Sunday, January 31, 2016

Don't Take That Away

A typical day for me requires me to get up extra early in order to get a couple of minutes for myself.  I stumble down the stairs, take a deep breath as I hop on my bike.  I usually get about 20 minutes before I hear the pitter patter of tiny feet waking up for the day.  Otherwise, I have to watch the time to make sure that my husband gets up in time to leave for work.  But for that 20 minutes I prepare myself for whatever may come my way during the day.

I walk up the stairs feeling refreshed and ready to start the day.  I usually am greeted at the top of the stairs by tiny eyes, a thumbs up and a request for milk.  I swoop her up and turn on the coffee machine.  I begin to help my husband get ready for the day as another sleepy set of eyes walk down the stairs.  The littlest one is whining that she wants to be rocked.  This is a special time for us and I want to make that happen as I want to serve my husband by helping him get ready too.

I sit down in the chair and rock her and rock her.  Sometimes we read, sometimes we play the I Pad.  Sometimes we just watch the fire and rock.  Sometimes she falls back asleep.  Sometimes she is sick and just wants mom.  The other girl is now awake and she wants to snuggle too.  The day has started and mom still feels like she can tackle any problem that may come.

Once we say bye to dad, we have to start our morning routine.  Usually, within several minutes, I feel defeated.  I struggle to get Lydia to use her shake vest.  As soon as I have wrestled her to the ground and I manage to get her locked into her vest, we start treatment.  Like clockwork she immediately says she has to go potty.  I grumble, but I unhook her and she runs.

I chase.  She does not like her vest, she does not like the treatment.  She is smart and knows that she can get out of the vest when she says that she has to go potty.  I make her go.  She fights me.  I am trying to keep the other girls on track getting ready for school.  I am exhausted.  It is only 6:00 AM.

This is just the morning.  The day is long and we haven't reached more than two hours of awake time.  What else do I have to look forward to today?  I get to do another treatment for her, I get to give her medicine, I get to talk to the insurance company, I get to drive her to another doctor's appointment, I get to write more goals for school, I get to complete a packet for continuing her insurance.  This is what I get to look forward to for the day.

My mind drifts back to days before Lydia.  I was busy with just about everything.  I had the schedule to volunteer, meet a friend for lunch, go shopping.  I had a chance to do more of what I pleased.  I did not have a constant worry on my hands.  My life did not seem to change near as much as it does today.  My friends and family seemed to understand me better.  My relationships seemed to be meaningful and I had more conversations with people and not just medical and insurance folks.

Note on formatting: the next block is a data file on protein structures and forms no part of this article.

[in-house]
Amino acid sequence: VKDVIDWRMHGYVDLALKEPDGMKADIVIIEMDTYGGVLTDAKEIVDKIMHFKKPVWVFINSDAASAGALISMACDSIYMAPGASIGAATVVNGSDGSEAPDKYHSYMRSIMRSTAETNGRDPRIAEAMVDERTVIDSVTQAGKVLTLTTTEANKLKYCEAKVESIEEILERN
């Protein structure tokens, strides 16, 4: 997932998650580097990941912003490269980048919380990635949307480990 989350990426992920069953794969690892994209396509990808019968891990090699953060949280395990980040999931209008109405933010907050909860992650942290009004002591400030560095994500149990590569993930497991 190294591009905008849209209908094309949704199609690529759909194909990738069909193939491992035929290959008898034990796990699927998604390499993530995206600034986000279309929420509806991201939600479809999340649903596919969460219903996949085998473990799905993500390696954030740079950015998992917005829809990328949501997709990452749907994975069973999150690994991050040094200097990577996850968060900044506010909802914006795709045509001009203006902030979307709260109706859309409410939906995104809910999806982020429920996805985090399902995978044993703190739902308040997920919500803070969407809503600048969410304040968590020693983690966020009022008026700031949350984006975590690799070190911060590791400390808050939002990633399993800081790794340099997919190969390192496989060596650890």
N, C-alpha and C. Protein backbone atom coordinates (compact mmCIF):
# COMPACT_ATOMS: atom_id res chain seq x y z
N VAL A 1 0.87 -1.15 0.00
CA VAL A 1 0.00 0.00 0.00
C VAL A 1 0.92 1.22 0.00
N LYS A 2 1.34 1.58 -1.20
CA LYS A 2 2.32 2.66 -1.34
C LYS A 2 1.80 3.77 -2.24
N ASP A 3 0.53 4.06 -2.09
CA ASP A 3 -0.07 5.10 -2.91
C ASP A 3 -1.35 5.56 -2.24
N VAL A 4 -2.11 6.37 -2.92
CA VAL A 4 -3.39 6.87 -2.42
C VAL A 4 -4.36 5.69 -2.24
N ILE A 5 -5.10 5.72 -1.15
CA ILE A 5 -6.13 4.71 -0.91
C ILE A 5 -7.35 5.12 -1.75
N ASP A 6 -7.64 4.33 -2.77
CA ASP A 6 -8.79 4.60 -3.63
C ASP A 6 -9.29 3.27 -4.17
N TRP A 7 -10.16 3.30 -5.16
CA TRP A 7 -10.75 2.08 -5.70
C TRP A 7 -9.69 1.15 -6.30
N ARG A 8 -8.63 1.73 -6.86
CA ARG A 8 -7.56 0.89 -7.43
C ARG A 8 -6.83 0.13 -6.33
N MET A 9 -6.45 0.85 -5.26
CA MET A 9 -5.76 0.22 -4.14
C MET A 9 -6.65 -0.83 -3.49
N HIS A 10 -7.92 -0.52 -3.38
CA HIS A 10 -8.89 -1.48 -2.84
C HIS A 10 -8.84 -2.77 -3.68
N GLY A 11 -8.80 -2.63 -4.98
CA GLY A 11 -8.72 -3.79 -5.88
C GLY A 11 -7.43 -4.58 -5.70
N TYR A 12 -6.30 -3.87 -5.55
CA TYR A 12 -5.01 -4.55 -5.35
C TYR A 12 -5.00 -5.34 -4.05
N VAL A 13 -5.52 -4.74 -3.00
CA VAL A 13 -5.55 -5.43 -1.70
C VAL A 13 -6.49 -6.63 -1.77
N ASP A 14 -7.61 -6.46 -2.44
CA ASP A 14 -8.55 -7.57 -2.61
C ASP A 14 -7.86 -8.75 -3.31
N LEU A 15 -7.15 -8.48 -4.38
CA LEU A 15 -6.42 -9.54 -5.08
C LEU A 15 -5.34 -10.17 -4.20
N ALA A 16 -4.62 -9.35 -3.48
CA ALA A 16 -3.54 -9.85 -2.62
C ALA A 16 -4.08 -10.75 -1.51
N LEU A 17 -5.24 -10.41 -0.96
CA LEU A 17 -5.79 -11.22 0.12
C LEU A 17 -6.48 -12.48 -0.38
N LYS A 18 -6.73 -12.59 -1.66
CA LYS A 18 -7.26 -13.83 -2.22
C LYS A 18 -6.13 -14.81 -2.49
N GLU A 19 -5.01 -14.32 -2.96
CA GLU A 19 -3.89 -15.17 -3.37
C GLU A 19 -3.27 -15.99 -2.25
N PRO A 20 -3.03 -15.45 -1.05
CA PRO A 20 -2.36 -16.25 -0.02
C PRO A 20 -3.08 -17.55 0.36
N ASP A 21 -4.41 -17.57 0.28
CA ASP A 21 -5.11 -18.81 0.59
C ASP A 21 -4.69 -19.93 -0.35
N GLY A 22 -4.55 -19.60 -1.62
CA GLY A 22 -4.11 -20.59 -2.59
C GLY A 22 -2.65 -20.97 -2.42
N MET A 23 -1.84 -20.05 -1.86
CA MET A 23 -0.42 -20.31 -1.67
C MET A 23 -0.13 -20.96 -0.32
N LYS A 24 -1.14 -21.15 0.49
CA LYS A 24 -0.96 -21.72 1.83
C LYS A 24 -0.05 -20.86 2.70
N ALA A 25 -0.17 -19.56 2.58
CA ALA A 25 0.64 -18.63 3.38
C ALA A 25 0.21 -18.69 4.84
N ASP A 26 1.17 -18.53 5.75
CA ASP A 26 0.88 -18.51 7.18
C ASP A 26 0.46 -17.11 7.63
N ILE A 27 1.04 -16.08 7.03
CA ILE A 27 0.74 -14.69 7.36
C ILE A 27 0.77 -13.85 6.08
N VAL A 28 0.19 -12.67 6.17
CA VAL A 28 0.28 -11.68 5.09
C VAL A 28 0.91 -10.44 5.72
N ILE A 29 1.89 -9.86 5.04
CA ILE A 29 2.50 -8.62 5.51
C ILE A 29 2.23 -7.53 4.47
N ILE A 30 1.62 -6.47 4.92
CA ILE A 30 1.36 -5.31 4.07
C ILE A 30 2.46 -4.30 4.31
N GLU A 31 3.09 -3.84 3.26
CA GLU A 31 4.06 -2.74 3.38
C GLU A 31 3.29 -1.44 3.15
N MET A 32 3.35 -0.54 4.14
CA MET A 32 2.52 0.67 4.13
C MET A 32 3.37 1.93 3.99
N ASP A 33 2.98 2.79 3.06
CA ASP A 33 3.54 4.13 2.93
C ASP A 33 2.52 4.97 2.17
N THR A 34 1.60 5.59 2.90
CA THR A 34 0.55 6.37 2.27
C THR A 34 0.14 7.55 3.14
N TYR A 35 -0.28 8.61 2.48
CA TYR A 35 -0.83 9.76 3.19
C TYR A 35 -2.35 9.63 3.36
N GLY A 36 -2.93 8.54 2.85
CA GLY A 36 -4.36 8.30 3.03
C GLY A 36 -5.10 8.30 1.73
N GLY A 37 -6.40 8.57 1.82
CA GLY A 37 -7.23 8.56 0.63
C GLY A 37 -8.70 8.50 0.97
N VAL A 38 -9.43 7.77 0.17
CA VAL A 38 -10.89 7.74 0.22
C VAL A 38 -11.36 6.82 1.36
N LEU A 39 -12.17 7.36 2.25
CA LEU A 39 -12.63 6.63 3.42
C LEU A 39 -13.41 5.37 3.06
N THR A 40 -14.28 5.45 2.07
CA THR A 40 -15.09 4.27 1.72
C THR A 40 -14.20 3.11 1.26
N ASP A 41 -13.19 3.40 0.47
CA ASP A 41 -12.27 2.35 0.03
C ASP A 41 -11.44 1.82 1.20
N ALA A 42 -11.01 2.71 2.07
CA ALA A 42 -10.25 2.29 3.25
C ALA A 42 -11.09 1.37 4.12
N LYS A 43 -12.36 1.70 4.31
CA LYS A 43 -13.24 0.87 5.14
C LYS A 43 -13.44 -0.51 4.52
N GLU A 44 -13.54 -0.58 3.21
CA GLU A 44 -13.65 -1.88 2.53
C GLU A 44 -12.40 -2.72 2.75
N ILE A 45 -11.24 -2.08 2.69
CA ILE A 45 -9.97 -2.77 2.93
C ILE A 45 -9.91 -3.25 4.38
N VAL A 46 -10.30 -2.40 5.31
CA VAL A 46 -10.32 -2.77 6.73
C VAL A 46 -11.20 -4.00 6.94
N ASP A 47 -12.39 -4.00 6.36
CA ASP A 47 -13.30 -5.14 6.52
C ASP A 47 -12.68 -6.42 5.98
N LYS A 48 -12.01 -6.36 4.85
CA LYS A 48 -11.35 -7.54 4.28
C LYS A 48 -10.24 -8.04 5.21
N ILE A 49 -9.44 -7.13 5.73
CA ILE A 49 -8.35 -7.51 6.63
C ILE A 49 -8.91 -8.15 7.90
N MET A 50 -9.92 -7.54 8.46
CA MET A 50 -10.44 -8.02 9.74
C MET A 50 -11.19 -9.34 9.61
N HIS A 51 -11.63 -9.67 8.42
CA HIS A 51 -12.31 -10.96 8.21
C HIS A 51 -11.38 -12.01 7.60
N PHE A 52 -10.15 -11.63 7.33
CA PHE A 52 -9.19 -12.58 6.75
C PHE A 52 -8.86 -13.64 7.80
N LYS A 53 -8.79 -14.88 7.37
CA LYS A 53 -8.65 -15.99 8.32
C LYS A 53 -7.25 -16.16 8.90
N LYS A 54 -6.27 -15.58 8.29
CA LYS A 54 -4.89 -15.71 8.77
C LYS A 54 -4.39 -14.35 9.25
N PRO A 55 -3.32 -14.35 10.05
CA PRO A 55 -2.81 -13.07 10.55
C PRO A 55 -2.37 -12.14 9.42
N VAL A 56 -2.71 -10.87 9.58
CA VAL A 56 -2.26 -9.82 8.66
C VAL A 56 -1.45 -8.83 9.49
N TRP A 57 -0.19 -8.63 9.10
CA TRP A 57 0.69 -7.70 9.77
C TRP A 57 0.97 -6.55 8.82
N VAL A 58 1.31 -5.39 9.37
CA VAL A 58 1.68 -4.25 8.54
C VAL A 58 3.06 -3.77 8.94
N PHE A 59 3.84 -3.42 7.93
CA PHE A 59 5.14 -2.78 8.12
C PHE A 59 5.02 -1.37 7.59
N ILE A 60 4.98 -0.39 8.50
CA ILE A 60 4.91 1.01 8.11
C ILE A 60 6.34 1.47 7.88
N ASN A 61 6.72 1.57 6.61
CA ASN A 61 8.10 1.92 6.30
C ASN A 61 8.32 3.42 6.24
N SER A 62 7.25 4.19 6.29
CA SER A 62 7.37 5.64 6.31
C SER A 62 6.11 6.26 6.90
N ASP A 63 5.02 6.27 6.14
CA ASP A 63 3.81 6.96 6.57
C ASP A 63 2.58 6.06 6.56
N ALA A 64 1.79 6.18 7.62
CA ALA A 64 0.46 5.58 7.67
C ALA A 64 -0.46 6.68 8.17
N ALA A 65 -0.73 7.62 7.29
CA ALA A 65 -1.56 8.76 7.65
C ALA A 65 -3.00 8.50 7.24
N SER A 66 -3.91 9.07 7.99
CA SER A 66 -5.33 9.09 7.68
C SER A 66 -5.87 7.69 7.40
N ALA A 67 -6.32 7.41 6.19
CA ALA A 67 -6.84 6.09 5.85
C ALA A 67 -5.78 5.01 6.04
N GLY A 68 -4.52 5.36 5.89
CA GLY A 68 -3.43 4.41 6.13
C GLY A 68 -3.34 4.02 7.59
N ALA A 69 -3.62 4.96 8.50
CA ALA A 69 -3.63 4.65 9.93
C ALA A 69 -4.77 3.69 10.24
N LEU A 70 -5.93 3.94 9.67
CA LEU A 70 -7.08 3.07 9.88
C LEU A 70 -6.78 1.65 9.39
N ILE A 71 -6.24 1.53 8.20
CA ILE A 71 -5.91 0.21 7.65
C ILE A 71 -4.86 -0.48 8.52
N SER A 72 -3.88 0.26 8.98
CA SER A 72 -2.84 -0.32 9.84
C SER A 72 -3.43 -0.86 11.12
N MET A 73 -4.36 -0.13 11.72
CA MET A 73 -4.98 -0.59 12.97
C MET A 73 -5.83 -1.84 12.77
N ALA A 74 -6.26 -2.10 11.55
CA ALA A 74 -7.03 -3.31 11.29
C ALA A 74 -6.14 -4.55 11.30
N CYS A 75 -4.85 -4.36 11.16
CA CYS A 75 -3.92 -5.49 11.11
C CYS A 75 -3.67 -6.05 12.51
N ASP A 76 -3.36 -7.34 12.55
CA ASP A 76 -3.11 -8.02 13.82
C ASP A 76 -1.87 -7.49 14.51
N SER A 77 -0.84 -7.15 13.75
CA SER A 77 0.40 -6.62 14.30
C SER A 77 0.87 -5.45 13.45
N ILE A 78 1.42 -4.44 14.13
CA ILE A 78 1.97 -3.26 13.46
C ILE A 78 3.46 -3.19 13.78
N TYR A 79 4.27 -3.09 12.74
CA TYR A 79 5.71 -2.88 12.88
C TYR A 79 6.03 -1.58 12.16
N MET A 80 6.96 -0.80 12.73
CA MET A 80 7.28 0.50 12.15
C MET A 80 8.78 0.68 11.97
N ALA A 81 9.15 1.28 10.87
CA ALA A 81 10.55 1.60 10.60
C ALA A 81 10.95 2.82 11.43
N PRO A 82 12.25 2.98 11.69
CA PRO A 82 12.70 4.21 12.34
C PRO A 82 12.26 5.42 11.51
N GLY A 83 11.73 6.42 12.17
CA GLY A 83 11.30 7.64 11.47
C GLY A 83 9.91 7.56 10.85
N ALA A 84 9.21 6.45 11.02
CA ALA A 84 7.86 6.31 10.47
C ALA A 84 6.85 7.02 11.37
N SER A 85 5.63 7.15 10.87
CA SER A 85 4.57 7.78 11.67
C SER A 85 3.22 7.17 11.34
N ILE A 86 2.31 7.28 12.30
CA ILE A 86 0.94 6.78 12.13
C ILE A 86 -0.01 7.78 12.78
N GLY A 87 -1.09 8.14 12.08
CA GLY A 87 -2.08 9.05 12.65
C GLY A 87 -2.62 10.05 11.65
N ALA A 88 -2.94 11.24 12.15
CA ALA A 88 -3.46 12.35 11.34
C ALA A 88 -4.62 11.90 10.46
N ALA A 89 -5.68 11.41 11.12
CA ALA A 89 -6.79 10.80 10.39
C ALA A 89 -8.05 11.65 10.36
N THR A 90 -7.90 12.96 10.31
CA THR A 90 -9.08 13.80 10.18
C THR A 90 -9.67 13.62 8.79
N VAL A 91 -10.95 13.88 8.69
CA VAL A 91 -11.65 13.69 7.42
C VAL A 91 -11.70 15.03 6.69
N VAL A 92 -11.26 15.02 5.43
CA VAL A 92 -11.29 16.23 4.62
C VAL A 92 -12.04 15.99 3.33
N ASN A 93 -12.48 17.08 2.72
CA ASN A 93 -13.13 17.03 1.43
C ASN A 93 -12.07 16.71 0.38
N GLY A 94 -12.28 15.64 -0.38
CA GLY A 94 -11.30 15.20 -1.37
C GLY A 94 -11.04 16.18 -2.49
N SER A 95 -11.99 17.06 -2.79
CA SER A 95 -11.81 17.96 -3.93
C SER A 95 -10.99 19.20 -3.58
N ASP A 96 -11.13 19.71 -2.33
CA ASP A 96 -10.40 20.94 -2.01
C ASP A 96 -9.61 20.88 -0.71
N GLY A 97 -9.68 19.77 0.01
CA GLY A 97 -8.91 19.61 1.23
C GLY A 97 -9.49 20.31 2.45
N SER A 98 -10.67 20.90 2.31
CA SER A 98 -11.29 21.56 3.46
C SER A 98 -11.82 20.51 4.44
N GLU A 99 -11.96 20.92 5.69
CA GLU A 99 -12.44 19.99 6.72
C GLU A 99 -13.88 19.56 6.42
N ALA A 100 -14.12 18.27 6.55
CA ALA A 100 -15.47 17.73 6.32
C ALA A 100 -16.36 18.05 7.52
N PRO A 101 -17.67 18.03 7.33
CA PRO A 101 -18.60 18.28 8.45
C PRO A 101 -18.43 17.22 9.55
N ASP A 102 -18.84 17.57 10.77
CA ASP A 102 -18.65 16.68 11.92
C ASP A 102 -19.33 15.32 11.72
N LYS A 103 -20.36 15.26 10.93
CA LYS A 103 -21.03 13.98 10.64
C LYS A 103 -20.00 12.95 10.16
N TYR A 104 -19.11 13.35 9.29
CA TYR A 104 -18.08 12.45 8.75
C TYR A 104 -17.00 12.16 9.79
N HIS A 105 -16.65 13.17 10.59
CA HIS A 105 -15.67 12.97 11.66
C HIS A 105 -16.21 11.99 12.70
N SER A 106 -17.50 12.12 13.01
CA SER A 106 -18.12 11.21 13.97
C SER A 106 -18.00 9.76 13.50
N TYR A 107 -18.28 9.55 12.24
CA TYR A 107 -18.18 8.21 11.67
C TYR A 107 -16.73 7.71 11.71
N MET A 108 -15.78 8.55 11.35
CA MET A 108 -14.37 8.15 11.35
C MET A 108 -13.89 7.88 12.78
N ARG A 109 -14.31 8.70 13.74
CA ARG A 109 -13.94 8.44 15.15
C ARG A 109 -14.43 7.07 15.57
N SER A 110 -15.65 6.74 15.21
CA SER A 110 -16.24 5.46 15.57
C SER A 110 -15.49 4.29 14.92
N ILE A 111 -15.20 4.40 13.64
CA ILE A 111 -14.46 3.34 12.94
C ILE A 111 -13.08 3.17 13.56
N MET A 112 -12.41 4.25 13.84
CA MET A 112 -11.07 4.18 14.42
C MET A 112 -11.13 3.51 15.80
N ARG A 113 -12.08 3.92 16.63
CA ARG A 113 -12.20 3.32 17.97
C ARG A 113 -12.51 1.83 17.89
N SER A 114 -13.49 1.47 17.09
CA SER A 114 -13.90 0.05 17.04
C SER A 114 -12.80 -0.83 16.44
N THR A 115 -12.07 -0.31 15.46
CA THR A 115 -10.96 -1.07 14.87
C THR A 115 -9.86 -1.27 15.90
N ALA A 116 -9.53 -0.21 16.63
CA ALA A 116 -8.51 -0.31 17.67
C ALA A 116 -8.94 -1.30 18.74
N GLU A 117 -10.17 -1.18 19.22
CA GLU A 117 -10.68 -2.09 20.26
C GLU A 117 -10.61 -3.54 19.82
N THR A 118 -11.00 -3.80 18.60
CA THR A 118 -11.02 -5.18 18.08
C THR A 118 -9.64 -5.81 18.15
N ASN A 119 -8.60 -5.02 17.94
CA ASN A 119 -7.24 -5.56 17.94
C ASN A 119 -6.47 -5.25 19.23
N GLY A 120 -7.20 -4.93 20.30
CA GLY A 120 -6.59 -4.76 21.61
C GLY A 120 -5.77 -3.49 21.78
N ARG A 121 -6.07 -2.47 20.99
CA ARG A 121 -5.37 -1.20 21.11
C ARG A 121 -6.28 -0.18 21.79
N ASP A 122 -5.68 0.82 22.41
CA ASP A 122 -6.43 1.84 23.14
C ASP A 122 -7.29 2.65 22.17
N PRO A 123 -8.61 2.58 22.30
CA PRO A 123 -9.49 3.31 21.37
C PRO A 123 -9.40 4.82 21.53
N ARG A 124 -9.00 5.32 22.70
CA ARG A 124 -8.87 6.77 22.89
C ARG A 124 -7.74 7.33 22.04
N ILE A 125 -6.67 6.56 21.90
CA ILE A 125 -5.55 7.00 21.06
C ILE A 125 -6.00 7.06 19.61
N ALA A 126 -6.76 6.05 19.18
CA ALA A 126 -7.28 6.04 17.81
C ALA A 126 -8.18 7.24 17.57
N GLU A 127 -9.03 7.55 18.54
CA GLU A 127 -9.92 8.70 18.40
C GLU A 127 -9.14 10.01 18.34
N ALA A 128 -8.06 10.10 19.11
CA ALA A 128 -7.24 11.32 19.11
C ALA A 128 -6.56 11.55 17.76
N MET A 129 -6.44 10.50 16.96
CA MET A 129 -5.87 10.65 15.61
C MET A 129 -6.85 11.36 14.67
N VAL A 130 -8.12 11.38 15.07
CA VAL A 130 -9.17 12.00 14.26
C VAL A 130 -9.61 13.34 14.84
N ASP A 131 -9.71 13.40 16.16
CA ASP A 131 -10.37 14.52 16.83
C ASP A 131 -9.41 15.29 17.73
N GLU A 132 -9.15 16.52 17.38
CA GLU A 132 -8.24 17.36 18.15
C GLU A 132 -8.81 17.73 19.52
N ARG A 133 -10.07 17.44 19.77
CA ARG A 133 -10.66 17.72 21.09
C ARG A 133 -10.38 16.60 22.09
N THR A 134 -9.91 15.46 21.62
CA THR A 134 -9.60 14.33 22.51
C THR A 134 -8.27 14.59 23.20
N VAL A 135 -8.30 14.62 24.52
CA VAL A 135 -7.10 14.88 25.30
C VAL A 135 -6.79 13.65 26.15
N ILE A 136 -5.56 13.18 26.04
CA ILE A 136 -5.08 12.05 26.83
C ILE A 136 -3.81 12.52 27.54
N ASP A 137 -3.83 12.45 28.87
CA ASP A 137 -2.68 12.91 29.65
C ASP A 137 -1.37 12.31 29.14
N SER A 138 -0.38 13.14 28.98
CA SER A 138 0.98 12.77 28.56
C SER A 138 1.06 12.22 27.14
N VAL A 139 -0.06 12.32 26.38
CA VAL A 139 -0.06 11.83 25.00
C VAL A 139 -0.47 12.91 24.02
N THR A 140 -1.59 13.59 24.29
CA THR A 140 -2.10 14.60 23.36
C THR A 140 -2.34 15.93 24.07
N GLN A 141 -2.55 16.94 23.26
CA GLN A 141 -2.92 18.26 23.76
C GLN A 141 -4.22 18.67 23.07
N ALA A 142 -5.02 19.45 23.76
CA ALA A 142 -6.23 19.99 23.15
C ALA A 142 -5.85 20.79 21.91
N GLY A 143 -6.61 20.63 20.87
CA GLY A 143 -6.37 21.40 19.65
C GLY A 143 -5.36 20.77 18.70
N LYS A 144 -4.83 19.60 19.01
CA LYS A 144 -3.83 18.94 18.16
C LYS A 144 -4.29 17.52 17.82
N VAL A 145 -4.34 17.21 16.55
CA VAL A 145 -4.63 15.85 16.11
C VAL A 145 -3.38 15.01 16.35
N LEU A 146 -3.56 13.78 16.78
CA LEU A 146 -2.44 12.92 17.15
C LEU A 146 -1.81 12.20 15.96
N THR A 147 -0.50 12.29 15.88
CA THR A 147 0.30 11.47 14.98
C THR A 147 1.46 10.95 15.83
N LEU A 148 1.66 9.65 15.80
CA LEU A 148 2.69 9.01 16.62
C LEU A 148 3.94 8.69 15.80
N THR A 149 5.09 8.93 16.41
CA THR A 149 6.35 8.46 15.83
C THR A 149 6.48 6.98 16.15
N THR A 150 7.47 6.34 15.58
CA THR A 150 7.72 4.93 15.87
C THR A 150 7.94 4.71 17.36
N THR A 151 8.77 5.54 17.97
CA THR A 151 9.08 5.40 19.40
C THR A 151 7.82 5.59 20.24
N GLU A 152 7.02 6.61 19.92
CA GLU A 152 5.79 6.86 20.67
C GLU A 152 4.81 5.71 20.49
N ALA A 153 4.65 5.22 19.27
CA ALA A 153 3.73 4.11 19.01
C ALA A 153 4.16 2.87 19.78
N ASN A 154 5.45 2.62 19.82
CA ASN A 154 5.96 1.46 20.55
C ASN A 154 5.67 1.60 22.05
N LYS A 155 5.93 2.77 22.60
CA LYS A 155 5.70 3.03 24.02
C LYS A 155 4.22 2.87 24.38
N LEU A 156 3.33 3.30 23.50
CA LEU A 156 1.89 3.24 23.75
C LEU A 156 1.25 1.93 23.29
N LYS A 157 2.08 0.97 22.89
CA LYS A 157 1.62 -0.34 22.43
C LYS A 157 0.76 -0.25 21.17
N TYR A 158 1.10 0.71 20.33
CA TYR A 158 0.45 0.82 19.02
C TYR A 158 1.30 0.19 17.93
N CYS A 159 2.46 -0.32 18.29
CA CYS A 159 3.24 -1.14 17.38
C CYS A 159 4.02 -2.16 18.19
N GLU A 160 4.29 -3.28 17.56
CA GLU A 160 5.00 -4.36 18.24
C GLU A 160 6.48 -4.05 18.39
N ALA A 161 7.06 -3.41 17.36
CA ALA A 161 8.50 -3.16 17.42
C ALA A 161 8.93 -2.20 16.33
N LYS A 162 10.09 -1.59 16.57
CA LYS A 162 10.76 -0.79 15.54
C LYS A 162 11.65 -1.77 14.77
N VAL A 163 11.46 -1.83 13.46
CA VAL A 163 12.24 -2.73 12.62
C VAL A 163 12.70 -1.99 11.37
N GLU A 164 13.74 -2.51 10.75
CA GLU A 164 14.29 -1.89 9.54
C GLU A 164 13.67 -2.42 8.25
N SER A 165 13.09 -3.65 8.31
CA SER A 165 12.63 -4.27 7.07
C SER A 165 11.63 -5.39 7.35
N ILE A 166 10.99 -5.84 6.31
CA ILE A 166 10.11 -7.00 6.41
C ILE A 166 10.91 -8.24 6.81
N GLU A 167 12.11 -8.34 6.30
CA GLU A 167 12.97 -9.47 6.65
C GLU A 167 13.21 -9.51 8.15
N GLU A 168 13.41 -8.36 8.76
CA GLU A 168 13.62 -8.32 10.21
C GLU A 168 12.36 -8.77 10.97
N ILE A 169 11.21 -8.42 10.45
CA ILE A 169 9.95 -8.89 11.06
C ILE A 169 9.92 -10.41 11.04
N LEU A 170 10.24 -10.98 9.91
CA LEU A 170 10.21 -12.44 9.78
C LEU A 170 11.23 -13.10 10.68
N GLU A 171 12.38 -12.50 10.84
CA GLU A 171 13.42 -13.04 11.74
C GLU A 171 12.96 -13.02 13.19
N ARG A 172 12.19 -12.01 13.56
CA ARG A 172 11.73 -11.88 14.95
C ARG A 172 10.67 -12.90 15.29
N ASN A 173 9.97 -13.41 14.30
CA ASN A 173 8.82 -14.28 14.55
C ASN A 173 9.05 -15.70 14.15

I understand that you may think that you are helping me by not "burdening me" with including me in planning this or volunteering for that, but you really are taking away the one thing that I am looking forward to.  I understand that my life seems busy and it seems like I am preoccupied, but I seemed to have buried myself in my child's issues because I have slowly been removed from committees and other opportunities as a way of helping me.  I seem to have become isolated because people feel I am too busy.  The problem is, no one has asked me.   

This is my life.  This is my daughter.  She has medical issues.  She has Down syndrome.  Sometimes it is very consuming and sometimes it may interrupt me from completing something I signed up for.  But I promise you, these opportunities are very important to me.  I promise you that I will give it my all because it will be the one thing that I can look forward to, the one thing that can take my mind off of something other than her medical issues, insurance, and appointments.

I also know that there are ways to do things unconventionally.  I mean that instead of having the meeting at school, can we meet at our home.  Instead of running errands by myself, can you come with me so I can just run in by myself and you stay in the car with Lydia?  Can you come and sit and rock her while I make the phone calls?  Will you be able to watch her while I work on something?  Would you be willing to let Lydia come with and I will give you all of my time? 

If there is one thing that I have learned about raising Lydia, is that there is always a way.  We as a society love to do things in a cookie cutter manner.  However, she has taught me how to reach outside of that box and to do things in another way.  And if you allow yourself to do that, you too will be blessed in a whole new way.

Please don't take that task away from me because you think it is a burden to me.  The truth is, that task allows me to feel like I belong somewhere.  That task allows me to look forward to something other than what I do every day.  That task allows me to push through the routine of each day to know that I get included in something else.

You don't have to understand the path I am walking, you don't have to know what I am going through.  But support me as I say I need to do this, I need to volunteer, I need to be involved.  Please don't be scared of what I am going through, please don't think these things are a burden.  This is my path and I need this.  I have realized her health is not going to change so I must adjust to our situation.  Please don't take this away from me. 

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